INSIDE COLOMBIA – (CAPURGANÁ, Colombia) The armed conflict has persisted in the Gulf of Urabá, 30 kilometers from the border with Panama.

Artist Carlos Alberto Uribe holds a copy of the magazine Contravia, which published an article on the sign he made with bullet casings from the 1999 confrontation between the Revolutionary Armed Forces of Colombia (FARC) and security forces in Capurganá. (Juan Carlos Rocha for
Artist Carlos Alberto Uribe holds a copy of the magazine Contravia, which published an article on the sign he made with bullet casings from the 1999 confrontation between the Revolutionary Armed Forces of Colombia (FARC) and security forces in Capurganá. (Juan Carlos Rocha for

Since the 1970s, armed groups have been fighting for control in the area, which is the gateway to the Darién jungle and its narco-trafficking corridor.

But Capurganá, one of Urabá’s villages that’s part of the municipality of Acandi, has managed to keep the conflict on its outskirts and establish itself as an exotic tourist destination in the Colombian Caribbean. The village has four hotels and 30 hostels, offering a variety of services and prices.

After the Revolutionary Armed Forces of Colombia (FARC) fought with security forces from the village in 1999, Carlos Alberto Uribe collected more than 7,000 bullet casings to create a sign reading: “Dios y Madre, Amor y Paz. Con los residuos de la guerra construiremos la paz” (“God and Mother, Love and Peace. With the relics of war we will build the peace.”)

The sign, which was at the entry to Uribe’s home for years and featured in newspapers and magazines based in the country’s interior, disappeared years later. But its message, along with Uribe’s art, continues to attract visitors to the village.

Uribe, 58, has rummaged through life to support himself and his family without being seduced by the illegal businesses that are prevalent throughout the region, including the drug trade, illegal logging and migrant trafficking and smuggling, among others.

Amazed by the amount of trash accumulated in the streets of Capurganá that winds up in the makeshift dump or in the Caribbean Sea, he found recycling provided him with the raw materials for his artwork.

His first work was a platform with beer crates in front of the place where molas – textile handicrafts created by indigenous Kuna women, who are the ancestral inhabitants of the Gulf of Urabá– were sold. The Kuna retreated into Panama upon the arrival of Spanish settlers and, much later, because of the intensification of the conflict in Colombia.

Some museums in Europe, Asia and the Americas have molas in their collections.

Uribe and his wife, Edilia Salazar, 55, support themselves through the sale of handicrafts at his residence that’s become a tourist attraction he calls the “house of the molas.”

On Sundays and Mondays at 6 a.m., Uribe circles the soccer field on his bike, collecting recyclables left by his neighbors.

During the Cigua Festival (the cigua is an edible sea snail found in the region), which is held every October in Capurganá, Uribe loses sleep collecting mountains of garbage, which he brings home and organizes according to the requirements of his art projects that decorate his gardens and corridors.

His curtains are made from alcohol bottle dispensers; paintings of birds and trains feature colored caps; a crucifix was created with a magnet and forks; and garden tiles have been made from TV screens.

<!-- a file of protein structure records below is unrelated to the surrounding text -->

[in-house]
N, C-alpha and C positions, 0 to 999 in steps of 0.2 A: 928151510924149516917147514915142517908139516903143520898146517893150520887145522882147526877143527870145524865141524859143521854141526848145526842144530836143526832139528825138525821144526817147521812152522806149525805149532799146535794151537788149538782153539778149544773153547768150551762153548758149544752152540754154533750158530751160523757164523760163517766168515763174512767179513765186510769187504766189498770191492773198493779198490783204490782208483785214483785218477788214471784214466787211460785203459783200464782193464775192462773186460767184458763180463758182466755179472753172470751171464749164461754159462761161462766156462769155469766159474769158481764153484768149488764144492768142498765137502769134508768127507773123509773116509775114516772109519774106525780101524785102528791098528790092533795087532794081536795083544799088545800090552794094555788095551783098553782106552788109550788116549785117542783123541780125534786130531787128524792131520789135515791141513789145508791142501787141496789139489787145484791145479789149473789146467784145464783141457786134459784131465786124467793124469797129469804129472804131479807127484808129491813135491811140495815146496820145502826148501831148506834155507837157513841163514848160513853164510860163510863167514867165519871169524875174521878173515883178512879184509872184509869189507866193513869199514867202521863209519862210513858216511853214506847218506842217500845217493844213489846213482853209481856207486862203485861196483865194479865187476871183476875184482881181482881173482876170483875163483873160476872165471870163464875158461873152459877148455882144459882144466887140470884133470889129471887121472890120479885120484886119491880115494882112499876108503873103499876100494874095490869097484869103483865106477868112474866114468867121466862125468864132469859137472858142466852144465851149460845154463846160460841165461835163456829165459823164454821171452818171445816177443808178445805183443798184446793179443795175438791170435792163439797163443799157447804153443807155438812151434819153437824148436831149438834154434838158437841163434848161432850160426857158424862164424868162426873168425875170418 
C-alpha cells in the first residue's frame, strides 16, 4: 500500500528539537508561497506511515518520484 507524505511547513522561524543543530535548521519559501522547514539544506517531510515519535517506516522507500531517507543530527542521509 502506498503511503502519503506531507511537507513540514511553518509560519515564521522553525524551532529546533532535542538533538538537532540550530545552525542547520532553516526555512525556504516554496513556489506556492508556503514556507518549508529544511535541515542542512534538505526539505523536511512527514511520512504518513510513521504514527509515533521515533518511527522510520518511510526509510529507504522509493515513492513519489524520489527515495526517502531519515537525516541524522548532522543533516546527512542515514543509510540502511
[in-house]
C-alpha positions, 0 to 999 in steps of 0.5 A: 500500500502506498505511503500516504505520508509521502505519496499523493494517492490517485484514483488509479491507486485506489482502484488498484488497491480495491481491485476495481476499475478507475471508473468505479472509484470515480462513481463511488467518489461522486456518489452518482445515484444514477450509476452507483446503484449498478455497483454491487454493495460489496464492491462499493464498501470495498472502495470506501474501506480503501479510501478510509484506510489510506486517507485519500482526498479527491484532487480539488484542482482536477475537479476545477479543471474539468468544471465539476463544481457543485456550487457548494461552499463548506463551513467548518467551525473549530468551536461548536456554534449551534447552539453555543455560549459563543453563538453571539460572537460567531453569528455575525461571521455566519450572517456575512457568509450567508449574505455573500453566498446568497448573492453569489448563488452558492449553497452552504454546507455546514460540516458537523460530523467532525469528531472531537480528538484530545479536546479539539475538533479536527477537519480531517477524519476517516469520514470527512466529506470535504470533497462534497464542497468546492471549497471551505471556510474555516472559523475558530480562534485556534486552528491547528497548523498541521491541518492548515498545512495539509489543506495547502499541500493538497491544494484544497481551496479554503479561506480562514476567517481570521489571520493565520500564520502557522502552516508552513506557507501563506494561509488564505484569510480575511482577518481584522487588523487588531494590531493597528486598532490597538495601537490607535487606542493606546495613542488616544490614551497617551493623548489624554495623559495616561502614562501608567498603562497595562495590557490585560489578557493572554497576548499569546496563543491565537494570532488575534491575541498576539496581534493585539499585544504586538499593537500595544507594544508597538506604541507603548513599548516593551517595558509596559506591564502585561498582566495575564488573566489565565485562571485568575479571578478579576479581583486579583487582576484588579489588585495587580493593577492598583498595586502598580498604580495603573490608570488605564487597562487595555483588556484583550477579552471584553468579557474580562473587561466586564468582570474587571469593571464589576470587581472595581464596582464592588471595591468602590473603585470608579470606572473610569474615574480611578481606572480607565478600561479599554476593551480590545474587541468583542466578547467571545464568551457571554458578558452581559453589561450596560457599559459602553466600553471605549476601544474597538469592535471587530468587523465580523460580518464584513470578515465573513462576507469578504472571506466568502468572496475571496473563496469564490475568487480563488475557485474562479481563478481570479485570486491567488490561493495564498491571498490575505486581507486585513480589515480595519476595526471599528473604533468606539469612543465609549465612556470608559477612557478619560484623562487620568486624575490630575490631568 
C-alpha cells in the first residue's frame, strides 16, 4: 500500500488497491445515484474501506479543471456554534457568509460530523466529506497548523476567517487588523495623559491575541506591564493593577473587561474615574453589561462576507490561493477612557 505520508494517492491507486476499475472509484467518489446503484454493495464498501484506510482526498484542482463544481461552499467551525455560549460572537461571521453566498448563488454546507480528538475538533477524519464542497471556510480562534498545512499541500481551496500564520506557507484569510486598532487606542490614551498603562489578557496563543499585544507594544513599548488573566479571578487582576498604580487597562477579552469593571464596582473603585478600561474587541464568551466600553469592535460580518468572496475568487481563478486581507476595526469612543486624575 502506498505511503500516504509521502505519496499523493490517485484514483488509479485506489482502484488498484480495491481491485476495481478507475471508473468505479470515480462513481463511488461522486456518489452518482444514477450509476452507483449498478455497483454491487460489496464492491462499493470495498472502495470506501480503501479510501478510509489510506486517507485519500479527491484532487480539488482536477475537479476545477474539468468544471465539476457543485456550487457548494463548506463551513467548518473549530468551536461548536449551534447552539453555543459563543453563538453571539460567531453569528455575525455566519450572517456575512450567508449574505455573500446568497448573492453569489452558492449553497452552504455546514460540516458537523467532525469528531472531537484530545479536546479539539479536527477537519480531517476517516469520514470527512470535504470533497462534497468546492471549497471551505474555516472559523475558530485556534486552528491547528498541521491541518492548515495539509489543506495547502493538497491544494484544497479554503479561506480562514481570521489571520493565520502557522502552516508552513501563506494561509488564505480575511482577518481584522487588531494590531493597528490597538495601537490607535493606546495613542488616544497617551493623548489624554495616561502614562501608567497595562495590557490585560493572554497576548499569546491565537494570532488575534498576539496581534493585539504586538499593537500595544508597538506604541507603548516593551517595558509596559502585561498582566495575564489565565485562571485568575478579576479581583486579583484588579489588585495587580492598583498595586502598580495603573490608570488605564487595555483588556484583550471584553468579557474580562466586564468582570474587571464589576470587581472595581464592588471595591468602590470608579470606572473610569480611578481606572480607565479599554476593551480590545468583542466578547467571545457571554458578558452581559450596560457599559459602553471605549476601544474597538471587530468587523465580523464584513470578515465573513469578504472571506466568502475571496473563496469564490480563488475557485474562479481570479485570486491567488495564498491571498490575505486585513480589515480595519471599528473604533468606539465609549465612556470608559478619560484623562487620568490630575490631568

Another of his projects involves developing the world’s longest chain made of beer can tabs. The chain, with roughly 180,000 tabs, already is about 600 meters long – and growing. He just needs the US$1,000 to register with Guinness World Records. But until he does, the chain is a curtain over one of the doors of his residence.

“There’s almost no more room here for recycling,” he said. “All containers should be recyclable and not have so much packaging to prevent this avalanche of garbage from covering the world.”

In his guestbook, messages are left by travelers from all over the world, including Argentina, Brazil, Peru, Mexico, the United States, Italy, Austria, India, Qatar, Latvia, South Korea and South Africa.

German Horst Zerfel first came to Capurganá in 2000 and visited Uribe’s residence, which Uribe refers to as a “bottle home,” as a tourist. He was so impressed with Uribe’s work and the beauty of the meeting of jungle and sea in the region that he returned on four other occasions.

Using beer crates, Horst built a room in the garden of Uribe’s house and organized a workshop where he creates handicrafts on a table made from a refrigerator door.

Additionally, he built a wall with translucent glass bottles and a life-size figure made of recycled materials inviting visitors to make donations as they exit the residence.

In recent days, intense summer weather has prompted the rationing of water for the first time since Uribe arrived in Capurganá, 18 years ago.

“There has always been an abundance of water here, and nobody does anything to care for it,” Uribe said. “But all this neglect has its consequences. If we continue like this, the [conflict] will go from being over control of the drug trade to control over the water and increasingly scarce resources.”

Editor’s Note: This is the third article in a 3-part series about the Gulf of Urabá. On 04/06/2014, Infosurhoy published a report on the role of women in the effort to prevent more young people from the Obrero neighborhood in Apartadó from joining the ranks of Colombia’s armed groups. On 05/06/2014, Infosurhoy published a report on land restitution to the communities of Curvaradó and Jiguamiandó in the jungles of the department of Chocó.

Source: Infosurhoy